Having just returned from a trip to Israel for my grand-nephew’s bar mitzvah, I found myself in the unique position of making a two-week exodus to Israel and returning to my American homeland in mere hours of travel. To many, our visit to Israel from the U.S. may not seem like such a big deal: a long flight, a gathering of family, some sightseeing and then a longer flight home.
But a sightseeing trip to the Eretz Israel Museum in Tel Aviv with Pesach approaching became a big deal. I was struck by the current exhibition, “Leaving, Never to Return: A Tribute to the Jews of Arab Countries and Iran.”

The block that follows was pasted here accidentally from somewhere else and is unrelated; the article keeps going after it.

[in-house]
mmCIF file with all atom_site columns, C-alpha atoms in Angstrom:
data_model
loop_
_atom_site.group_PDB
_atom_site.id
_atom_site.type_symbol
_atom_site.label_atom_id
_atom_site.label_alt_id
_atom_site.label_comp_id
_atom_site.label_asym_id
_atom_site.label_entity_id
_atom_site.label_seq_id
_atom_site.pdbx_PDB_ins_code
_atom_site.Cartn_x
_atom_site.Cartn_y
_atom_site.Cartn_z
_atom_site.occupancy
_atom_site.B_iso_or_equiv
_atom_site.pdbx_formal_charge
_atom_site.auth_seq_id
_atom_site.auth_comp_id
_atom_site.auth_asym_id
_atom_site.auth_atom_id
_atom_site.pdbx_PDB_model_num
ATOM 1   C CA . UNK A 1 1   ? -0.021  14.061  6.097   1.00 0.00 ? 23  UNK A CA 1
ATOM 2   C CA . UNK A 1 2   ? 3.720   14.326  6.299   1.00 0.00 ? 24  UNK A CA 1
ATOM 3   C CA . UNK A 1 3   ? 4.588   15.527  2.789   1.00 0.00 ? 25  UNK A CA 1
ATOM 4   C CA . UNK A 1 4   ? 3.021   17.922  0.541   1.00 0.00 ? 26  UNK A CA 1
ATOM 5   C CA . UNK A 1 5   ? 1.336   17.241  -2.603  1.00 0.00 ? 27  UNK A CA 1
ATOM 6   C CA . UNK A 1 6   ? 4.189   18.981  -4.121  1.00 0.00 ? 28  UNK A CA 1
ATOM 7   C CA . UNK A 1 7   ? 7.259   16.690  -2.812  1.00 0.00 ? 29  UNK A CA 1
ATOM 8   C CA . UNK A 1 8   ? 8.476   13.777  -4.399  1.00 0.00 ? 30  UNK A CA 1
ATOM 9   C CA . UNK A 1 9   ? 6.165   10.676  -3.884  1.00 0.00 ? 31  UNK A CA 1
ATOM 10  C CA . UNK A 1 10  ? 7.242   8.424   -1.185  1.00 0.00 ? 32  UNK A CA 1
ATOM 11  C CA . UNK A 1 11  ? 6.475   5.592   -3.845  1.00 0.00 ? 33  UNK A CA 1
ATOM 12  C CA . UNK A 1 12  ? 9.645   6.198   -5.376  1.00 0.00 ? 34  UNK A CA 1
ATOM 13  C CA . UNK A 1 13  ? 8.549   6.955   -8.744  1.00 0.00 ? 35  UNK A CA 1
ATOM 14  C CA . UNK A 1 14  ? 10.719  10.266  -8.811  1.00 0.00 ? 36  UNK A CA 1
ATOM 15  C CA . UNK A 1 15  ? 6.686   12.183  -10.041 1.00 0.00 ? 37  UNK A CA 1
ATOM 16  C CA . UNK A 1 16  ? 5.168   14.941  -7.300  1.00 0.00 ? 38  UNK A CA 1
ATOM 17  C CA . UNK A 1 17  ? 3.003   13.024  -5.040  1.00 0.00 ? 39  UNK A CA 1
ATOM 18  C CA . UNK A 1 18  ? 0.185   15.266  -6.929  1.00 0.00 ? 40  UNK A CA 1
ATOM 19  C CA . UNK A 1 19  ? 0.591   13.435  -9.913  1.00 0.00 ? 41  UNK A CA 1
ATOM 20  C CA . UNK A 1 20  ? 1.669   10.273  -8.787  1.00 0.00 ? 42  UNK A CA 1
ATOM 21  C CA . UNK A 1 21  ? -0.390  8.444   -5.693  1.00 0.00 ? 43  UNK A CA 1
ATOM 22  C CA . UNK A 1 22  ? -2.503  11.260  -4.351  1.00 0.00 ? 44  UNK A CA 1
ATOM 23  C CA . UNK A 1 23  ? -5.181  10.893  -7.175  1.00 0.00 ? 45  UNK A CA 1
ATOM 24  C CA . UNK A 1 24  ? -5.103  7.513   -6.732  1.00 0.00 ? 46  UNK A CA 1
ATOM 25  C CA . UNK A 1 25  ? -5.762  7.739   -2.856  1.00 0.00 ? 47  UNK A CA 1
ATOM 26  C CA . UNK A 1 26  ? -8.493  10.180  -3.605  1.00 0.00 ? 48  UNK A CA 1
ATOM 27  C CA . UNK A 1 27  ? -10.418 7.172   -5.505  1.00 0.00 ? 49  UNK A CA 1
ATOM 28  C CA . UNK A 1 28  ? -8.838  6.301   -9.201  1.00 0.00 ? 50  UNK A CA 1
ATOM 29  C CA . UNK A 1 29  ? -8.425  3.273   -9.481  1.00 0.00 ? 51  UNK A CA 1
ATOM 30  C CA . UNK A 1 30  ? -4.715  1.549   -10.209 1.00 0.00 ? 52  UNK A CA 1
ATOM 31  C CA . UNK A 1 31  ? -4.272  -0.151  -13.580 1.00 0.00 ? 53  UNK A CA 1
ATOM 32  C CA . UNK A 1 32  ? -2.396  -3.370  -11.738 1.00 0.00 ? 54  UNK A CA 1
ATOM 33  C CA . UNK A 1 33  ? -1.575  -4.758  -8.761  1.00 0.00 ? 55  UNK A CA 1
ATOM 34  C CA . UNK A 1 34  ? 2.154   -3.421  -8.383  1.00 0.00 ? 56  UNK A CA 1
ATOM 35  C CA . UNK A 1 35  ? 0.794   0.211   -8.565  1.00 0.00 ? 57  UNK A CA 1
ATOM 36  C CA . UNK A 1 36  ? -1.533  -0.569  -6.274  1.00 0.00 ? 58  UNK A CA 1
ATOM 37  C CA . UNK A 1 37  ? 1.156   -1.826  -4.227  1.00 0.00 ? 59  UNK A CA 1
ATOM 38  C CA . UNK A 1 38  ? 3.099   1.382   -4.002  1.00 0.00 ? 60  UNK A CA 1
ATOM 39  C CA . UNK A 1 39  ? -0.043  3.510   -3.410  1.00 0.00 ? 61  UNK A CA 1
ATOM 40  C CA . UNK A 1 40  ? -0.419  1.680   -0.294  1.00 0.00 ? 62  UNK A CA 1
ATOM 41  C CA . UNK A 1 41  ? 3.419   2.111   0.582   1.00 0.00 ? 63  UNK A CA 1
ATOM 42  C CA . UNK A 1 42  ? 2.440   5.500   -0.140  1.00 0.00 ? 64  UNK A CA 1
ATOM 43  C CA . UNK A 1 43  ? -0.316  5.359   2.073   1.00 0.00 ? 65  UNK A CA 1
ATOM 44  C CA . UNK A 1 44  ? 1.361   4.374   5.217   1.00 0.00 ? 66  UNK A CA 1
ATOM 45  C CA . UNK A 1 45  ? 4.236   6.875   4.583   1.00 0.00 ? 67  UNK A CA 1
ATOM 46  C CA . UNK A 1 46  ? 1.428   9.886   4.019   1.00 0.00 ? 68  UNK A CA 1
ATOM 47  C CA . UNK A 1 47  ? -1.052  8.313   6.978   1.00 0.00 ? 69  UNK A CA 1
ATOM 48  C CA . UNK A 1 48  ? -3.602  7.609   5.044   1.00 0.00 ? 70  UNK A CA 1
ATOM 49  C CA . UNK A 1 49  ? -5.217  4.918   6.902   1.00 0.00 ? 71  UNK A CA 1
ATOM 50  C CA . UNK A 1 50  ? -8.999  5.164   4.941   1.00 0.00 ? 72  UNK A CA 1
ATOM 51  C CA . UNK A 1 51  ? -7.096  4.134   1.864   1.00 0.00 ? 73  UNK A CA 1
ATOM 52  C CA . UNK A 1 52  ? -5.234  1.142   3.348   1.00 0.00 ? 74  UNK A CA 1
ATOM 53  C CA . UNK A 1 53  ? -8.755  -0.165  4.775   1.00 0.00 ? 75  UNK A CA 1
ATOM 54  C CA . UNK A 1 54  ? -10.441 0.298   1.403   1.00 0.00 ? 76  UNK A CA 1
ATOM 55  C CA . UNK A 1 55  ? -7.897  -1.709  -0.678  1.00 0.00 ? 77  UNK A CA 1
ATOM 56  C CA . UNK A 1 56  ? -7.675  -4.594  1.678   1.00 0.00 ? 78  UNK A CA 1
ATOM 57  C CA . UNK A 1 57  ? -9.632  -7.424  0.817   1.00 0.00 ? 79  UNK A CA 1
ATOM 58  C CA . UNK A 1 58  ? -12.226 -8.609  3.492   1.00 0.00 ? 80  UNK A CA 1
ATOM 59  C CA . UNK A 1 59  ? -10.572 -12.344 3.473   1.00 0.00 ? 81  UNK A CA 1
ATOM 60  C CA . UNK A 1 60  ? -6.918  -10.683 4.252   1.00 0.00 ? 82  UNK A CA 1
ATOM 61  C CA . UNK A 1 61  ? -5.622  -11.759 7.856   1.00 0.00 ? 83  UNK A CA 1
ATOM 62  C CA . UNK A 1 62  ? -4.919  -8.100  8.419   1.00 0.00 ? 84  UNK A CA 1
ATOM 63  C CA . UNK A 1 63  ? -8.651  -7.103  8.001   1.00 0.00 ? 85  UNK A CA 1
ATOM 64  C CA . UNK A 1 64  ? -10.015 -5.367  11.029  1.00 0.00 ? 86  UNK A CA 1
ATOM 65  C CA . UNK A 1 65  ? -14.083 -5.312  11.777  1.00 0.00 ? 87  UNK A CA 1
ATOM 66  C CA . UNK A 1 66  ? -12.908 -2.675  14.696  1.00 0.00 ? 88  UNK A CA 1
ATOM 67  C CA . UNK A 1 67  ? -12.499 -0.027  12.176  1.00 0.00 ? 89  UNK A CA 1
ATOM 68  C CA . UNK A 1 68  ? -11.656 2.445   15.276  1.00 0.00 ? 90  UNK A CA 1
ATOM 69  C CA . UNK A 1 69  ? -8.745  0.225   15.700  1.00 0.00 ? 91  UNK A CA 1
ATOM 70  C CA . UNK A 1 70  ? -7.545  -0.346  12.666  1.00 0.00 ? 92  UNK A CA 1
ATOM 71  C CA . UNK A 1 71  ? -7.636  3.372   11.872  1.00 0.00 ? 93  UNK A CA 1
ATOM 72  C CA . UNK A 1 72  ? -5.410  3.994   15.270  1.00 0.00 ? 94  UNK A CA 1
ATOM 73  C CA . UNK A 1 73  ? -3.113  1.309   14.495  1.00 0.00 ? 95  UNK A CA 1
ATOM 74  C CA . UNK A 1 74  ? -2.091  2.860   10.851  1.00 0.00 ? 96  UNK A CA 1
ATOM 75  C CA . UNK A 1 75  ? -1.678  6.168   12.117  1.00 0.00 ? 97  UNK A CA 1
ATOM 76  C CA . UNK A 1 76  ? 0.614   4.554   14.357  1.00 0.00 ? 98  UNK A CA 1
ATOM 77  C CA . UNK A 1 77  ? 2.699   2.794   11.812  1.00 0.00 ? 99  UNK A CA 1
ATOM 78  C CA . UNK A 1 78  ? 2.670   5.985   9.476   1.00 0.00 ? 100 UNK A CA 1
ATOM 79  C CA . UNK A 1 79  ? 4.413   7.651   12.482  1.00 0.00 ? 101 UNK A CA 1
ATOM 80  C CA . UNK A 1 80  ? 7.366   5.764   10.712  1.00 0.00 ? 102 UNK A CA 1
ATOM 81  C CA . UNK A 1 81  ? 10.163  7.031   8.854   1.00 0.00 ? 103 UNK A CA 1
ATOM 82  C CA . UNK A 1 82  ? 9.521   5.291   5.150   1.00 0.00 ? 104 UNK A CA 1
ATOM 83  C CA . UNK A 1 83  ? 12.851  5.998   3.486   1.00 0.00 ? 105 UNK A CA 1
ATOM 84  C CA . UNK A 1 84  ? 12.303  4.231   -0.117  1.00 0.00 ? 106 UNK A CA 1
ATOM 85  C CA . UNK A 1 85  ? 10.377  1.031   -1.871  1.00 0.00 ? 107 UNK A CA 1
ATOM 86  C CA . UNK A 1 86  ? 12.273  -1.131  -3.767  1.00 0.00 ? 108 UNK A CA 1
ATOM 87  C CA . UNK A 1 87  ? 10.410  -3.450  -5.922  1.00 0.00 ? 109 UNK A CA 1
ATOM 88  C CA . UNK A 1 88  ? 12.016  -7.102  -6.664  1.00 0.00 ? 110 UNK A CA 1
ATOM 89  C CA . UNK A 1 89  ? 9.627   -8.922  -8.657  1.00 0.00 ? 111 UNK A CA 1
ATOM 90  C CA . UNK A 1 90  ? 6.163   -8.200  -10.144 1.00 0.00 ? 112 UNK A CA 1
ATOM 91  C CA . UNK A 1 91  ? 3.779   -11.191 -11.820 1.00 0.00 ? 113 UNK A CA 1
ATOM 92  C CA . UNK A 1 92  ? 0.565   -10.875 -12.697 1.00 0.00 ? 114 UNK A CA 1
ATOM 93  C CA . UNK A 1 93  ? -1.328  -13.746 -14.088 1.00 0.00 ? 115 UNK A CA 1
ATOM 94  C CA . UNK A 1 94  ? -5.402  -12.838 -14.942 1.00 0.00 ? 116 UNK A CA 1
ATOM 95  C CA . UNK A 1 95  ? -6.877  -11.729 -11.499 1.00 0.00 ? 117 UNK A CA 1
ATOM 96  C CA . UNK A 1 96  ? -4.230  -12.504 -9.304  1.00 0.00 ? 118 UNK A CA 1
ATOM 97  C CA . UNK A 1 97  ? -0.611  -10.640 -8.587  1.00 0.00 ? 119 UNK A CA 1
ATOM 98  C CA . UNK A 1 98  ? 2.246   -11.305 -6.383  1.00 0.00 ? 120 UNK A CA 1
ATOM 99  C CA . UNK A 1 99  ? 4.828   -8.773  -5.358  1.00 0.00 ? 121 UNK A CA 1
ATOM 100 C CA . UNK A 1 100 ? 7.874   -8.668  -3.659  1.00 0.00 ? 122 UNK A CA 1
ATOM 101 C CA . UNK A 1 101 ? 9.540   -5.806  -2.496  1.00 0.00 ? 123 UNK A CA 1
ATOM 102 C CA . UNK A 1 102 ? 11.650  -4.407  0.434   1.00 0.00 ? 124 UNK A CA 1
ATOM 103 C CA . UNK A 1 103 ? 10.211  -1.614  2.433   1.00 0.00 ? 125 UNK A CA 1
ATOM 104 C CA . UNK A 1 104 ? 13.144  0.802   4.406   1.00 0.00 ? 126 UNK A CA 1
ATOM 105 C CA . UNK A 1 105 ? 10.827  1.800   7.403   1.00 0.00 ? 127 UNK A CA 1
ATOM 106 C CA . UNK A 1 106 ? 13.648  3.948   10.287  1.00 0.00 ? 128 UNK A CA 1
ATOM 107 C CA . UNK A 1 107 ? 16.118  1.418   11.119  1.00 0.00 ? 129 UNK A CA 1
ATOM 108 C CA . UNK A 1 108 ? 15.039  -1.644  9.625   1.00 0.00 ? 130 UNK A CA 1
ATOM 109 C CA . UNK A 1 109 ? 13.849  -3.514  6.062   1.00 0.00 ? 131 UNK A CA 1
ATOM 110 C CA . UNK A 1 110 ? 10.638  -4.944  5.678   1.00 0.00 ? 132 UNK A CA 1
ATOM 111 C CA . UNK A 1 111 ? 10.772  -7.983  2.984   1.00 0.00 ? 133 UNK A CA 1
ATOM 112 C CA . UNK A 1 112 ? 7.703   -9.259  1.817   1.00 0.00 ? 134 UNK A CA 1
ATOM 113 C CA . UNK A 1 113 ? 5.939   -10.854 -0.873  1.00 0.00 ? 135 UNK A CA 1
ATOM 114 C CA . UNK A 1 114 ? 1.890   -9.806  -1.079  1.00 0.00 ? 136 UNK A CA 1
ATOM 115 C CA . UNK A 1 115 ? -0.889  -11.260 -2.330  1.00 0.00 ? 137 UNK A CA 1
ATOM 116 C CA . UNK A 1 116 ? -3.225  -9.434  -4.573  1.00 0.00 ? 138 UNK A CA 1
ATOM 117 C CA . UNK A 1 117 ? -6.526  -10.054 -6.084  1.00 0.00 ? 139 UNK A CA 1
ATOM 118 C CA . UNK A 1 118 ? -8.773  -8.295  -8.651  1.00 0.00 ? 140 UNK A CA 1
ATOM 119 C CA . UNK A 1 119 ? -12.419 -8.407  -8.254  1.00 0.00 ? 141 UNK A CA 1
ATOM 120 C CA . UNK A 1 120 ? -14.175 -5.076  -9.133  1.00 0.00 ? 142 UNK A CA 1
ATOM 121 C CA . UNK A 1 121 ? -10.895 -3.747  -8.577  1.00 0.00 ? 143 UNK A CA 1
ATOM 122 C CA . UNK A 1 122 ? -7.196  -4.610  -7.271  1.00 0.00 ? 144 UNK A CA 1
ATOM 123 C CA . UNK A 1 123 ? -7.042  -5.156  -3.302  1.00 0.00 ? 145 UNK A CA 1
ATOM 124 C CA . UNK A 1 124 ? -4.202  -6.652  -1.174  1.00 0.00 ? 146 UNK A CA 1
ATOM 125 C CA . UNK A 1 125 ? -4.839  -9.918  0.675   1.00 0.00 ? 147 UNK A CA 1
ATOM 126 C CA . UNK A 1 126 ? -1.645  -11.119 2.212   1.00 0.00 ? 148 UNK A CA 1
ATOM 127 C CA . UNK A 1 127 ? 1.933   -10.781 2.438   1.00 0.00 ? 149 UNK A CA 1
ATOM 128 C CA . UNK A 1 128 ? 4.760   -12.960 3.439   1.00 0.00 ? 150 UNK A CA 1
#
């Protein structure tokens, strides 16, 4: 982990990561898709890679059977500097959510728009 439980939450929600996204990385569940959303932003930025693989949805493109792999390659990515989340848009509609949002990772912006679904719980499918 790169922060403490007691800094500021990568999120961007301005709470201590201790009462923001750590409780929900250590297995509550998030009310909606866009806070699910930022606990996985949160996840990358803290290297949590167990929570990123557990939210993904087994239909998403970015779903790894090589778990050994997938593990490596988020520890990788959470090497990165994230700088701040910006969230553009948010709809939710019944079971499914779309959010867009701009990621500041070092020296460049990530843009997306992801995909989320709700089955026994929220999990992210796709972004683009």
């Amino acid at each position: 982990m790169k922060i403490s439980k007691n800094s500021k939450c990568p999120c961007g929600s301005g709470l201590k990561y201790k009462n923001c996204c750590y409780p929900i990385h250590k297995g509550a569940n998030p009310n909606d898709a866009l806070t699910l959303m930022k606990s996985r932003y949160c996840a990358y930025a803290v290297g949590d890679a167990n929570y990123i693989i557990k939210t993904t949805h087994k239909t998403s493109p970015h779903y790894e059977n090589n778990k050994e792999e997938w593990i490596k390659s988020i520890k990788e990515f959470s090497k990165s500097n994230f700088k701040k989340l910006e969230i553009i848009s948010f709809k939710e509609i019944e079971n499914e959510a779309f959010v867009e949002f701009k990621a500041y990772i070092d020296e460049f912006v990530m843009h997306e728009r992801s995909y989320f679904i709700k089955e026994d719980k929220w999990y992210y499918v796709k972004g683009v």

It did more than enlighten us on the lives of the Jews in the Middle East during a 2,500-year period running through the establishment of the State of Israel in 1948 and the Iranian Revolution in 1979. It highlighted their struggles to survive and integrate into those societies while maintaining our Jewish culture.
It also described their ultimate exodus from their homelands after the formation of the State of Israel. Their exodus was, in reality, an expulsion; their passports were stamped “A Trip with No Return.” At one point, there were approximately 850,000 Jews living in the now Muslim countries that surround Israel. Today, only a few thousand Jews live there.
We are all truly blessed. We live in a country where we have the freedom to make a temporary exodus to visit Eretz Yisrael and then return by choice – as often as we can.
Jody Pollack is executive director of the Atlanta Kosher BBQ Festival.